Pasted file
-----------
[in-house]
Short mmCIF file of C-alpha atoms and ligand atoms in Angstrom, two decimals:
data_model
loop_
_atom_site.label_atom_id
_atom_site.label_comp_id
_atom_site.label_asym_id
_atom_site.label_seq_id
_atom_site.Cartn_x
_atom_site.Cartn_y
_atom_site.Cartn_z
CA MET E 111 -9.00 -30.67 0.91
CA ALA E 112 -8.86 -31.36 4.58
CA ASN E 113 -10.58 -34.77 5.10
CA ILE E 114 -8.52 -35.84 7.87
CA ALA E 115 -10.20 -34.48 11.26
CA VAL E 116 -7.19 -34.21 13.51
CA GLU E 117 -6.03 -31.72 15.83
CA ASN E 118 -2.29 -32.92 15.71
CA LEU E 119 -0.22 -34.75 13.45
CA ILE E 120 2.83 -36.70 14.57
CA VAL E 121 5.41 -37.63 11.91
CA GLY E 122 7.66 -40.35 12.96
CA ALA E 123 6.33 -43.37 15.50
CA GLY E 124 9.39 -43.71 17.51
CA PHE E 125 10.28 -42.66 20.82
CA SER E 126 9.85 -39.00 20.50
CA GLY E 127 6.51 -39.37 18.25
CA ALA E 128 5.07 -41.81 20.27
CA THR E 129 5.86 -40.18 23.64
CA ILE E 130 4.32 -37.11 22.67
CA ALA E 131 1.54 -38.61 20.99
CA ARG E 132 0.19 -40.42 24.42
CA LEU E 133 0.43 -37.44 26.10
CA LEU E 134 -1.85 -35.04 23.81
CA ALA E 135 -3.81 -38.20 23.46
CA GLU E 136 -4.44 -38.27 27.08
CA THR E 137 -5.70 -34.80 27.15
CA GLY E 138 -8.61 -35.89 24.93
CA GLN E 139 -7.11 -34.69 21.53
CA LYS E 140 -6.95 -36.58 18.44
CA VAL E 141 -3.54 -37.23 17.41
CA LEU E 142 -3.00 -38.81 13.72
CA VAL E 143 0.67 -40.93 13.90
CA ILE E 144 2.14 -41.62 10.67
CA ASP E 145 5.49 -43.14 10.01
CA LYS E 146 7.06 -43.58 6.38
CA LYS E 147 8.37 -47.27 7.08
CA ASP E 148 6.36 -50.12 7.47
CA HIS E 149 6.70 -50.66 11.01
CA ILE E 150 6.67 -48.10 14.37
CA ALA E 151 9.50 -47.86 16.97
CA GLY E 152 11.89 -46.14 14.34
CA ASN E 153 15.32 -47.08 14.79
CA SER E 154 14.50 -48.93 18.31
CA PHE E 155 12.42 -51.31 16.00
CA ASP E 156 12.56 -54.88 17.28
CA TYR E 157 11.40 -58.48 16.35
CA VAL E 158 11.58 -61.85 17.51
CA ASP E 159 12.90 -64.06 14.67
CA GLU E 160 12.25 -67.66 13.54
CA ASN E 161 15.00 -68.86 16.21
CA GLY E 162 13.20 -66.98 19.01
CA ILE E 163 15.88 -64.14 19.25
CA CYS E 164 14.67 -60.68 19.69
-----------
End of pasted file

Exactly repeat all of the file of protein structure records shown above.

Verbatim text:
[in-house]
Short mmCIF file of C-alpha atoms and ligand atoms in Angstrom, two decimals:
data_model
loop_
_atom_site.label_atom_id
_atom_site.label_comp_id
_atom_site.label_asym_id
_atom_site.label_seq_id
_atom_site.Cartn_x
_atom_site.Cartn_y
_atom_site.Cartn_z
CA MET E 111 -9.00 -30.67 0.91
CA ALA E 112 -8.86 -31.36 4.58
CA ASN E 113 -10.58 -34.77 5.10
CA ILE E 114 -8.52 -35.84 7.87
CA ALA E 115 -10.20 -34.48 11.26
CA VAL E 116 -7.19 -34.21 13.51
CA GLU E 117 -6.03 -31.72 15.83
CA ASN E 118 -2.29 -32.92 15.71
CA LEU E 119 -0.22 -34.75 13.45
CA ILE E 120 2.83 -36.70 14.57
CA VAL E 121 5.41 -37.63 11.91
CA GLY E 122 7.66 -40.35 12.96
CA ALA E 123 6.33 -43.37 15.50
CA GLY E 124 9.39 -43.71 17.51
CA PHE E 125 10.28 -42.66 20.82
CA SER E 126 9.85 -39.00 20.50
CA GLY E 127 6.51 -39.37 18.25
CA ALA E 128 5.07 -41.81 20.27
CA THR E 129 5.86 -40.18 23.64
CA ILE E 130 4.32 -37.11 22.67
CA ALA E 131 1.54 -38.61 20.99
CA ARG E 132 0.19 -40.42 24.42
CA LEU E 133 0.43 -37.44 26.10
CA LEU E 134 -1.85 -35.04 23.81
CA ALA E 135 -3.81 -38.20 23.46
CA GLU E 136 -4.44 -38.27 27.08
CA THR E 137 -5.70 -34.80 27.15
CA GLY E 138 -8.61 -35.89 24.93
CA GLN E 139 -7.11 -34.69 21.53
CA LYS E 140 -6.95 -36.58 18.44
CA VAL E 141 -3.54 -37.23 17.41
CA LEU E 142 -3.00 -38.81 13.72
CA VAL E 143 0.67 -40.93 13.90
CA ILE E 144 2.14 -41.62 10.67
CA ASP E 145 5.49 -43.14 10.01
CA LYS E 146 7.06 -43.58 6.38
CA LYS E 147 8.37 -47.27 7.08
CA ASP E 148 6.36 -50.12 7.47
CA HIS E 149 6.70 -50.66 11.01
CA ILE E 150 6.67 -48.10 14.37
CA ALA E 151 9.50 -47.86 16.97
CA GLY E 152 11.89 -46.14 14.34
CA ASN E 153 15.32 -47.08 14.79
CA SER E 154 14.50 -48.93 18.31
CA PHE E 155 12.42 -51.31 16.00
CA ASP E 156 12.56 -54.88 17.28
CA TYR E 157 11.40 -58.48 16.35
CA VAL E 158 11.58 -61.85 17.51
CA ASP E 159 12.90 -64.06 14.67
CA GLU E 160 12.25 -67.66 13.54
CA ASN E 161 15.00 -68.86 16.21
CA GLY E 162 13.20 -66.98 19.01
CA ILE E 163 15.88 -64.14 19.25
CA CYS E 164 14.67 -60.68 19.69